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Crimean-Congo Hemorrhagic Fever. Overview. Organism History Epidemiology Transmission Disease in Humans Disease in Animals Prevention and Control. Center for Food Security and Public Health, Iowa State University, 2013. The Organism. The Organism.

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Crimean-Congo Hemorrhagic Fever

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Crimean congo hemorrhagic fever

Crimean-Congo

Hemorrhagic Fever


Overview

Overview

Organism

History

Epidemiology

Transmission

Disease in Humans

Disease in Animals

Prevention and Control

Center for Food Security and Public Health, Iowa State University, 2013


The organism

The Organism


The organism1

The Organism

  • Crimean-Congo hemorrhagic fever virus (CCHFV)

    • Genus Nairovirus

    • CCHF serogroup

  • Extensive genetic diversity

    • Viruses from different geographic regions

Center for Food Security and Public Health, Iowa State University, 2013


History

History


History1

History

  • 1944

    • First described in Crimea

    • Soviet military personnel

  • 1969

    • Also detected in Congo

  • Outbreaks continue to occur

  • Potential bioterrorist agent

    • CDC/NIAID Category C pathogen


Epidemiology

Epidemiology


Geographic distribution

Geographic Distribution

  • Africa

  • Middle East

  • Asia

  • Parts of Europe

    • Southern parts of former USSR

    • Turkey

    • Bulgaria

    • Greece

    • Albania


Geographic distribution1

Geographic Distribution


Morbidity and mortality humans

Morbidity and Mortality: Humans

  • Seasonal trends

  • Occupational exposures

    • Farmers, shepherds, veterinarians, abattoir workers, laboratory workers

    • Healthcare workers

  • Recreational exposures

    • Hiking

    • Camping


Morbidity and mortality humans1

Morbidity and Mortality: Humans

  • Case fatality rate: 30-50%

  • Mortality rate: 10-80%

    • Highest after tick bites

    • Higher in some geographic areas

      • Geographic differences in viral virulence suggested but unproven

    • Also affected by availability of supportive treatment in hospitals


Morbidity and mortality animals

Morbidity and Mortality:Animals

  • Large herbivores

    • Highest seroprevalence

  • Seroprevalence rates

    • 13-36%

    • More than 50%

  • Animals asymptomatic


Transmission

Transmission


Vectors

Vectors

  • Transmitted by ticks

    • Hyalomma spp. are principal vectors

      • Transovarial

      • Transstadial

      • Venereal

    • Other ixodid ticks

    • Biting midges?

    • Soft ticks?


Transmission in animals

Transmission in Animals

  • Viremic mammals can transmit CCHFV to ticks

    • Hares

    • Hedgehogs

  • Birds resistant to infection

    • May act as mechanical vectors, transporting infected ticks

    • Might spread virus between regions


Disease in animals

Disease in Animals


Species affected

Species Affected

  • Many species of wild and domesticated mammals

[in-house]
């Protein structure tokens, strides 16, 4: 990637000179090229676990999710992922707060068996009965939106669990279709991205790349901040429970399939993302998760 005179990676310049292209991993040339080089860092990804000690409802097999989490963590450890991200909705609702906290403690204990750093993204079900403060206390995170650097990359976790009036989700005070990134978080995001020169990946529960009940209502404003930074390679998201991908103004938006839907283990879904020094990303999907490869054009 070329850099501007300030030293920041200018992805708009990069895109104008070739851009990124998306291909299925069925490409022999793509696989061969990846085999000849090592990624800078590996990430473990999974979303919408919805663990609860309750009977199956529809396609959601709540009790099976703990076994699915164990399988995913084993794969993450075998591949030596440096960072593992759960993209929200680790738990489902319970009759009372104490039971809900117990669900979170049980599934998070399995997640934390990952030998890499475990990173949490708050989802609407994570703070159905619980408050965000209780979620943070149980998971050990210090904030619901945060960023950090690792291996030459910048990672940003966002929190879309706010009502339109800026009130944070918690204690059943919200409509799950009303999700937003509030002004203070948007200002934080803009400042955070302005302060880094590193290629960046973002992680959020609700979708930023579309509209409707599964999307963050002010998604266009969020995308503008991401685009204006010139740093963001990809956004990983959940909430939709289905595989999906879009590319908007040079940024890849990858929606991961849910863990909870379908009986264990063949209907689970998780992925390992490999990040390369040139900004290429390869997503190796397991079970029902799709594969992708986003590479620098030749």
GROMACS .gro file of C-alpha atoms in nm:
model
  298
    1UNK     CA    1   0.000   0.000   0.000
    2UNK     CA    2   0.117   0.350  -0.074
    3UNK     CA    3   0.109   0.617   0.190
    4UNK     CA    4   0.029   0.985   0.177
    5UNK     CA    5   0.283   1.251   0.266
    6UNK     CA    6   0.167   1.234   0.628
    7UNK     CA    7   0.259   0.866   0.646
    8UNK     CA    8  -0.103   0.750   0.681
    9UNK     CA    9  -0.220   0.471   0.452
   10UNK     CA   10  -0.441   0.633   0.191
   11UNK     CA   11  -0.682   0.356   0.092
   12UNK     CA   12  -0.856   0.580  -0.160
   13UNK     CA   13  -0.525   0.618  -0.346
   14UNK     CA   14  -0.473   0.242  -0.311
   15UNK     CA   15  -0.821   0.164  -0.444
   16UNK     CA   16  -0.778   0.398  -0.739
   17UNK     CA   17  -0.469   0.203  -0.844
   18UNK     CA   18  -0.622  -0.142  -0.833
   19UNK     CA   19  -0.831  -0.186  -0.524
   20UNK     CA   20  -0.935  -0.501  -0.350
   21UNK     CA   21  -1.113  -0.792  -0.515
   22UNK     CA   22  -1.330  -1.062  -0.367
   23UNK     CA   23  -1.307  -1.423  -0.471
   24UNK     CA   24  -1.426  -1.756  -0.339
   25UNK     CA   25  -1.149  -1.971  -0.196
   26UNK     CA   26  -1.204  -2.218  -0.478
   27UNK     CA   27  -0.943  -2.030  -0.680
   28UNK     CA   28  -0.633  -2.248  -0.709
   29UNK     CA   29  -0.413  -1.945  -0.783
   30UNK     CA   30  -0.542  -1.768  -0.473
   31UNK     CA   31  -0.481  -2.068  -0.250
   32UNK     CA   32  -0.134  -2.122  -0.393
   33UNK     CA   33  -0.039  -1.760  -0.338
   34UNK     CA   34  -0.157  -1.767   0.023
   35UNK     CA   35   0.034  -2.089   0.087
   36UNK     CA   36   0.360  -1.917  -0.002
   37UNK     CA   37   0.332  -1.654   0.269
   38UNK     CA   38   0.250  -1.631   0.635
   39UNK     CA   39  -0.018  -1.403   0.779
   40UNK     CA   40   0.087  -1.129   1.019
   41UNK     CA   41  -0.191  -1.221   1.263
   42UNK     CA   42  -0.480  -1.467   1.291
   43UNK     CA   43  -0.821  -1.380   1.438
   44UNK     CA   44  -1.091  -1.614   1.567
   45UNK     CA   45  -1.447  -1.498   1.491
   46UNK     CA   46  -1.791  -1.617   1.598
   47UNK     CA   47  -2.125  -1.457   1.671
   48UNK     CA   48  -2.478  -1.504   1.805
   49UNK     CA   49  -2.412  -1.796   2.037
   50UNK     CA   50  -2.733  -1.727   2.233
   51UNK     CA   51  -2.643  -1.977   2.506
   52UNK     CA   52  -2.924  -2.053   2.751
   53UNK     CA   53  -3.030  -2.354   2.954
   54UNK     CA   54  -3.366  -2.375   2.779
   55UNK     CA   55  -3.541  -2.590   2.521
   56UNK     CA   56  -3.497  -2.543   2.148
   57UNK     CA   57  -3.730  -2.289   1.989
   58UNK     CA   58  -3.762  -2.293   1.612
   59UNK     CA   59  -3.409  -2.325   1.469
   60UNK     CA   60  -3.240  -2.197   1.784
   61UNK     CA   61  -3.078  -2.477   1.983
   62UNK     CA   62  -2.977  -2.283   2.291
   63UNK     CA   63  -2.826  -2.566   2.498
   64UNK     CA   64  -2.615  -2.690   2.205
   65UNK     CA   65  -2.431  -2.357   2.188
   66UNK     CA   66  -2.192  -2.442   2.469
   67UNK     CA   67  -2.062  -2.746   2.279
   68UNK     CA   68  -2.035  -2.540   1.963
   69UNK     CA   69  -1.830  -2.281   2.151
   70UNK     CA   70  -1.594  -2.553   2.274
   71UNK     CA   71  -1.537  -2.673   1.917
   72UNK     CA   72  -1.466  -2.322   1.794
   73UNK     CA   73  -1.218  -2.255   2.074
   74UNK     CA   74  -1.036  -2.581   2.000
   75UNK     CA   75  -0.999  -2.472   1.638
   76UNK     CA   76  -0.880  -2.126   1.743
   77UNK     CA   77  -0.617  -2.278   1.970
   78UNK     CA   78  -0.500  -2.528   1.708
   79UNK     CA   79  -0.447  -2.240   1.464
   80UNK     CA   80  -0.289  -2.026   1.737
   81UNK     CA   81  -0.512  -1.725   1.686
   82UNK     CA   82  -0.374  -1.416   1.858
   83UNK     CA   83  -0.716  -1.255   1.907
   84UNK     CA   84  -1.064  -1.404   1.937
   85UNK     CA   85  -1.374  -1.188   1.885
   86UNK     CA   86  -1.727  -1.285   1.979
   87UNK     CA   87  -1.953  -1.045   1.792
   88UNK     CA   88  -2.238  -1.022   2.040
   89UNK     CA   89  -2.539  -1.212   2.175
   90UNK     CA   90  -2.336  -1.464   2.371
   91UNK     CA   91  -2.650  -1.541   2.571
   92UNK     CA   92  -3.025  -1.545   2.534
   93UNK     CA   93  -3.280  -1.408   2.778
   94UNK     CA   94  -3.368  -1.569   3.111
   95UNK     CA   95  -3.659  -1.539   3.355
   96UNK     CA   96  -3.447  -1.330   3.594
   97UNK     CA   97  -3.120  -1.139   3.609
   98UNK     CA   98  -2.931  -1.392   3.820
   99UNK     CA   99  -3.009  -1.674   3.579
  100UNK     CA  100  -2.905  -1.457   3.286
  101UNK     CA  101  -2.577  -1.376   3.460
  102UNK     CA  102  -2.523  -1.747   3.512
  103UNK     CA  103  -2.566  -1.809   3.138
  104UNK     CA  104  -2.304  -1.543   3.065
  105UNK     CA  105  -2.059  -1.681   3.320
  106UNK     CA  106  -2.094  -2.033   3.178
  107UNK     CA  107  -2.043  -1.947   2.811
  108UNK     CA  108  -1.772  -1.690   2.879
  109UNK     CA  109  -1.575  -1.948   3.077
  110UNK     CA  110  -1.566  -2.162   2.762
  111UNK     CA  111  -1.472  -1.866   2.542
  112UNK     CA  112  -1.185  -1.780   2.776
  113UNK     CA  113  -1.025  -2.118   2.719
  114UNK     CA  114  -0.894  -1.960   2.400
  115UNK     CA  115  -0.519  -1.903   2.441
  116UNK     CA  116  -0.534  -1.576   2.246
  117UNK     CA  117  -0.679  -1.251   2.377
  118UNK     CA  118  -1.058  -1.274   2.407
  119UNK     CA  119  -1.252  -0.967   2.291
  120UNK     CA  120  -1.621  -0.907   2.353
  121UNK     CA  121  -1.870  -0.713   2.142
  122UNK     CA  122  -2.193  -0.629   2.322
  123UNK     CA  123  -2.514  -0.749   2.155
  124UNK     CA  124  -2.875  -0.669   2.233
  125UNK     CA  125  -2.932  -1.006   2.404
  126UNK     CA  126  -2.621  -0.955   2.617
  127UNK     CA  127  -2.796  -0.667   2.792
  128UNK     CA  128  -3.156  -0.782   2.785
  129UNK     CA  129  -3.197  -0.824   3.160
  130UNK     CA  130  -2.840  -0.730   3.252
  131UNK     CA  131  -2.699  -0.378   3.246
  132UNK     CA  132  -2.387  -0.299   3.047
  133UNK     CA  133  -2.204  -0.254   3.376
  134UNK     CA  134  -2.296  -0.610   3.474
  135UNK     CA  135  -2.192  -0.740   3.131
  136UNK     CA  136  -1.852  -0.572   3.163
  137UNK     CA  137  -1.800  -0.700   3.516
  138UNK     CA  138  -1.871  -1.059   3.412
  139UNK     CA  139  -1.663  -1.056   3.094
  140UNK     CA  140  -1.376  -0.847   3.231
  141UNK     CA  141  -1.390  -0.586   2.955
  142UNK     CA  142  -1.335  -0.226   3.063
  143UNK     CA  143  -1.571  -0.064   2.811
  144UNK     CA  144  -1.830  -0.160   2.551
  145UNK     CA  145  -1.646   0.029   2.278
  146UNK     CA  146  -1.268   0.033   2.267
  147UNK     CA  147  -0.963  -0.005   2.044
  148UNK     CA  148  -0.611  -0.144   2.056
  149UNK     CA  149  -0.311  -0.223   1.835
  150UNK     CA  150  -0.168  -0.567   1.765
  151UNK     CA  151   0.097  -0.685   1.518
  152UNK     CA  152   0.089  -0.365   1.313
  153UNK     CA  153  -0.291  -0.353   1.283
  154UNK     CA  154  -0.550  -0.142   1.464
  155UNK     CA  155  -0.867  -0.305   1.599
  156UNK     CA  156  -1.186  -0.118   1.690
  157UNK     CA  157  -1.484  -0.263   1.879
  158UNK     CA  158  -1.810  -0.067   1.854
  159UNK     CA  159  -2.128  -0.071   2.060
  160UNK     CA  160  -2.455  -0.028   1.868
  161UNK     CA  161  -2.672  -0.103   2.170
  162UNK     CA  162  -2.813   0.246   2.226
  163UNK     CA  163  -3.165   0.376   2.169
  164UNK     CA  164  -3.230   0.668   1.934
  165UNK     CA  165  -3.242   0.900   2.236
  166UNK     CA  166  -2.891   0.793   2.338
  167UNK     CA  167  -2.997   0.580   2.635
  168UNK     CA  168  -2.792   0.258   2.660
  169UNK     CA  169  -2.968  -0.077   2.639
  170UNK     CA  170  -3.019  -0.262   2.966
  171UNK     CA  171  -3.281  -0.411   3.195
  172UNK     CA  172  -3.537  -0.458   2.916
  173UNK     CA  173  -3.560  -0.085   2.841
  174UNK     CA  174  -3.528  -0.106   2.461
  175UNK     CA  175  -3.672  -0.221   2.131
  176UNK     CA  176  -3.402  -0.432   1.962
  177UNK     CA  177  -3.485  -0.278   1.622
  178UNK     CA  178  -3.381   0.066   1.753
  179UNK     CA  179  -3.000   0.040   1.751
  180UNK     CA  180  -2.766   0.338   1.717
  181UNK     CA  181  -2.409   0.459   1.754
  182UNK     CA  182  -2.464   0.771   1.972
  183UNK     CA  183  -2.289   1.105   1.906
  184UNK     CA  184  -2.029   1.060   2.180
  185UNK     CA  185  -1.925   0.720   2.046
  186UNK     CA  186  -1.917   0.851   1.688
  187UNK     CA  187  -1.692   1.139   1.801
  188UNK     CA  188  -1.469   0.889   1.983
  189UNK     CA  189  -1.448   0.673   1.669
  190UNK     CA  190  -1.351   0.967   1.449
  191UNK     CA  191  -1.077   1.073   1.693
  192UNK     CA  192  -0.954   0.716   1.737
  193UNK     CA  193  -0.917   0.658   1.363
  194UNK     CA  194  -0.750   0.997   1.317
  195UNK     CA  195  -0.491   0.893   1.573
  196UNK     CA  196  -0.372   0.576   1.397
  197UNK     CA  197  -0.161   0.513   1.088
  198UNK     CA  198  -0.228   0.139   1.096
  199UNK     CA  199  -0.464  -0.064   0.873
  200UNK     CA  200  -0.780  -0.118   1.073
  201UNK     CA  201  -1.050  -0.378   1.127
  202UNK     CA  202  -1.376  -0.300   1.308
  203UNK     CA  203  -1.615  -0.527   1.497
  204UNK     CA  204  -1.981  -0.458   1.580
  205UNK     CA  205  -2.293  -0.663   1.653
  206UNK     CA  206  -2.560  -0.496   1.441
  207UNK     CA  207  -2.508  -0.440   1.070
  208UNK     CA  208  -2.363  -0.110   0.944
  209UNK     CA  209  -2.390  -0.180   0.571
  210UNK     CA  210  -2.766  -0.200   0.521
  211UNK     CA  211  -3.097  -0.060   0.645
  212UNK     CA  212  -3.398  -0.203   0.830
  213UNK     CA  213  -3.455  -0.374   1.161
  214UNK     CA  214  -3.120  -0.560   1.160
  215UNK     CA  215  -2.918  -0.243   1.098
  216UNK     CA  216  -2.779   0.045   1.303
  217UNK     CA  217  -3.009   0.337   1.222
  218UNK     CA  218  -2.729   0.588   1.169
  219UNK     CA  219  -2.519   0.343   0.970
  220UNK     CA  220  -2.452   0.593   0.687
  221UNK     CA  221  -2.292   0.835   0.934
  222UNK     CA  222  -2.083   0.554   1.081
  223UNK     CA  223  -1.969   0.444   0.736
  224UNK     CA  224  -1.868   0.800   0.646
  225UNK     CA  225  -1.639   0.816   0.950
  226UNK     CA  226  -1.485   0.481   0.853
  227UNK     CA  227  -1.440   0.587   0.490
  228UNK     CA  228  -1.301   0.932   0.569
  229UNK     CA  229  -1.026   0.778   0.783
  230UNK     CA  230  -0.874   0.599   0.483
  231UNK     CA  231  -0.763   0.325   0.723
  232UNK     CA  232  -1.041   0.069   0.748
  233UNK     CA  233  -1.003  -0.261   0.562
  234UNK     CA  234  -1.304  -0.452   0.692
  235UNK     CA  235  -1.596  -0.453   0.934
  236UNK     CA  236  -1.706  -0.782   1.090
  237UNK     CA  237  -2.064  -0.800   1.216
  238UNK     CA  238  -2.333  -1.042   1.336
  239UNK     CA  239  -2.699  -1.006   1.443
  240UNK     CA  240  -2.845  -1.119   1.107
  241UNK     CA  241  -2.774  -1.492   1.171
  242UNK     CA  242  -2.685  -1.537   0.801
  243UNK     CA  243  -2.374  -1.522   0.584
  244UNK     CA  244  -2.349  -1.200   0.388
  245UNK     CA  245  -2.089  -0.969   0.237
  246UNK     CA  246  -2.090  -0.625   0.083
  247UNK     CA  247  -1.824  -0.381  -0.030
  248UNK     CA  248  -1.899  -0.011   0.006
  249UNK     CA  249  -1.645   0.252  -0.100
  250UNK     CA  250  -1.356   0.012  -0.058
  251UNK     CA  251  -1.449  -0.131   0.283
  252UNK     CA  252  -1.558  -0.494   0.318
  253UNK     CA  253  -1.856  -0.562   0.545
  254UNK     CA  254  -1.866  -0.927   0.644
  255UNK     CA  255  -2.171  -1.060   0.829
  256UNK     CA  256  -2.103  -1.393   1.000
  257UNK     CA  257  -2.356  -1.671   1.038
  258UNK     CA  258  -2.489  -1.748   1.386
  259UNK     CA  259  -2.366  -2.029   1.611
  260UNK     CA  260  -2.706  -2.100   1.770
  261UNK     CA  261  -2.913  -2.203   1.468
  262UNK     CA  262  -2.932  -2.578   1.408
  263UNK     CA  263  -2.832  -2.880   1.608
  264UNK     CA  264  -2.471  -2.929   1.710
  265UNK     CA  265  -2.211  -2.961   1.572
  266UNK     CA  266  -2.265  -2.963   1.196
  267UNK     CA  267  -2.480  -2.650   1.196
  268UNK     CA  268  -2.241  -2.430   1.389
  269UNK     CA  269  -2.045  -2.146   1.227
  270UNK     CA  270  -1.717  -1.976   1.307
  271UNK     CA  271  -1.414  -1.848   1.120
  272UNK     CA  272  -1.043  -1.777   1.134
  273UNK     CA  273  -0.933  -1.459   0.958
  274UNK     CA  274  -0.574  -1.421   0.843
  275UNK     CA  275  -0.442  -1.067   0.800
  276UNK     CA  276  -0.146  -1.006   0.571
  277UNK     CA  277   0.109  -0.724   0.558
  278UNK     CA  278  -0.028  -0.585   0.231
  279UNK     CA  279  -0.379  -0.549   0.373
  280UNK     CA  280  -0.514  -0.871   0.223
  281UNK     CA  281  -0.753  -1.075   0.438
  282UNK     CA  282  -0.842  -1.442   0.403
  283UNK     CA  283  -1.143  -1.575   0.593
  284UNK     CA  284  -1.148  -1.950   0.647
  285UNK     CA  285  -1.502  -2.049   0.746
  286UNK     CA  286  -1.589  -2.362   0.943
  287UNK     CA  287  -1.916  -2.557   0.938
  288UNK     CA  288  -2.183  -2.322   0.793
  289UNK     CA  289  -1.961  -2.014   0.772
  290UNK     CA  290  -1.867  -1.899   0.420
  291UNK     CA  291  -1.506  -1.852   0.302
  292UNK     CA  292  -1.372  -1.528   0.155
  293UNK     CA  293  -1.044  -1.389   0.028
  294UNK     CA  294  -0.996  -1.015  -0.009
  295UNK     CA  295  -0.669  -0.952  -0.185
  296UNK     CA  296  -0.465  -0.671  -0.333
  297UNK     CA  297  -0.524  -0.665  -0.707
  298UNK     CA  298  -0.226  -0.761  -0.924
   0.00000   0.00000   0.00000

• Hosts for immature ticks

      • Small mammals

    • Hosts for mature ticks

      • Large herbivores

  • Other potential hosts

    • Birds mostly seronegative

    • Reptiles rarely affected


Disease in animals1

Disease in Animals

  • CCHFV infections usually asymptomatic in animals

  • Mild clinical signs possible in experimentally infected animals

    • Newborn rodents

    • Sheep and cattle


Diagnosis

Diagnosis

  • Serology

    • IgG ELISA

    • Complement fixation

    • Indirect fluorescent antibody

  • Virus isolation and other techniques

    • Can detect viremia

    • Not used diagnostically


Prevention and control

Prevention and Control


Prevention and control1

Prevention and Control

  • Avoid tick bites

    • Tick repellents

    • Environmental modification

    • Avoidance of tick habitat

    • Examination of skin and clothing for ticks

    • Clothing to prevent tick attachment

  • Acaricides (animals)


Prevention and control2

Prevention and Control

  • Avoid contact with infected blood or tissues

    • Wear protective clothing and gloves

  • Food safety

    • Do not consume unpasteurized milk

    • Virus usually inactivated in meat by post-slaughter acidification

    • Virus also killed by cooking


Prevention and control3

Prevention and Control

  • Strict universal precautions

    • Use when caring for human patients

      • Barrier nursing

      • Isolation

      • Use of gloves, face-shields and goggles

  • Prophylactic treatment

    • Ribavirin

  • Stringent biosafety precautions


Disinfection

Disinfection

  • 1% hypochlorite

  • 2% glutaraldehyde

  • Heat

    • 56°C (133°F) for 30 min


Additional resources

Additional Resources

  • Center for Food Security and Public Health

    • www.cfsph.iastate.edu

  • CDC

    • www.cdc.gov/ncidod/dvrd/spb/mnpages/dispages/cchf.htm

  • World Health Organization

    • www.who.int/mediacentre/factsheets/fs208/en/


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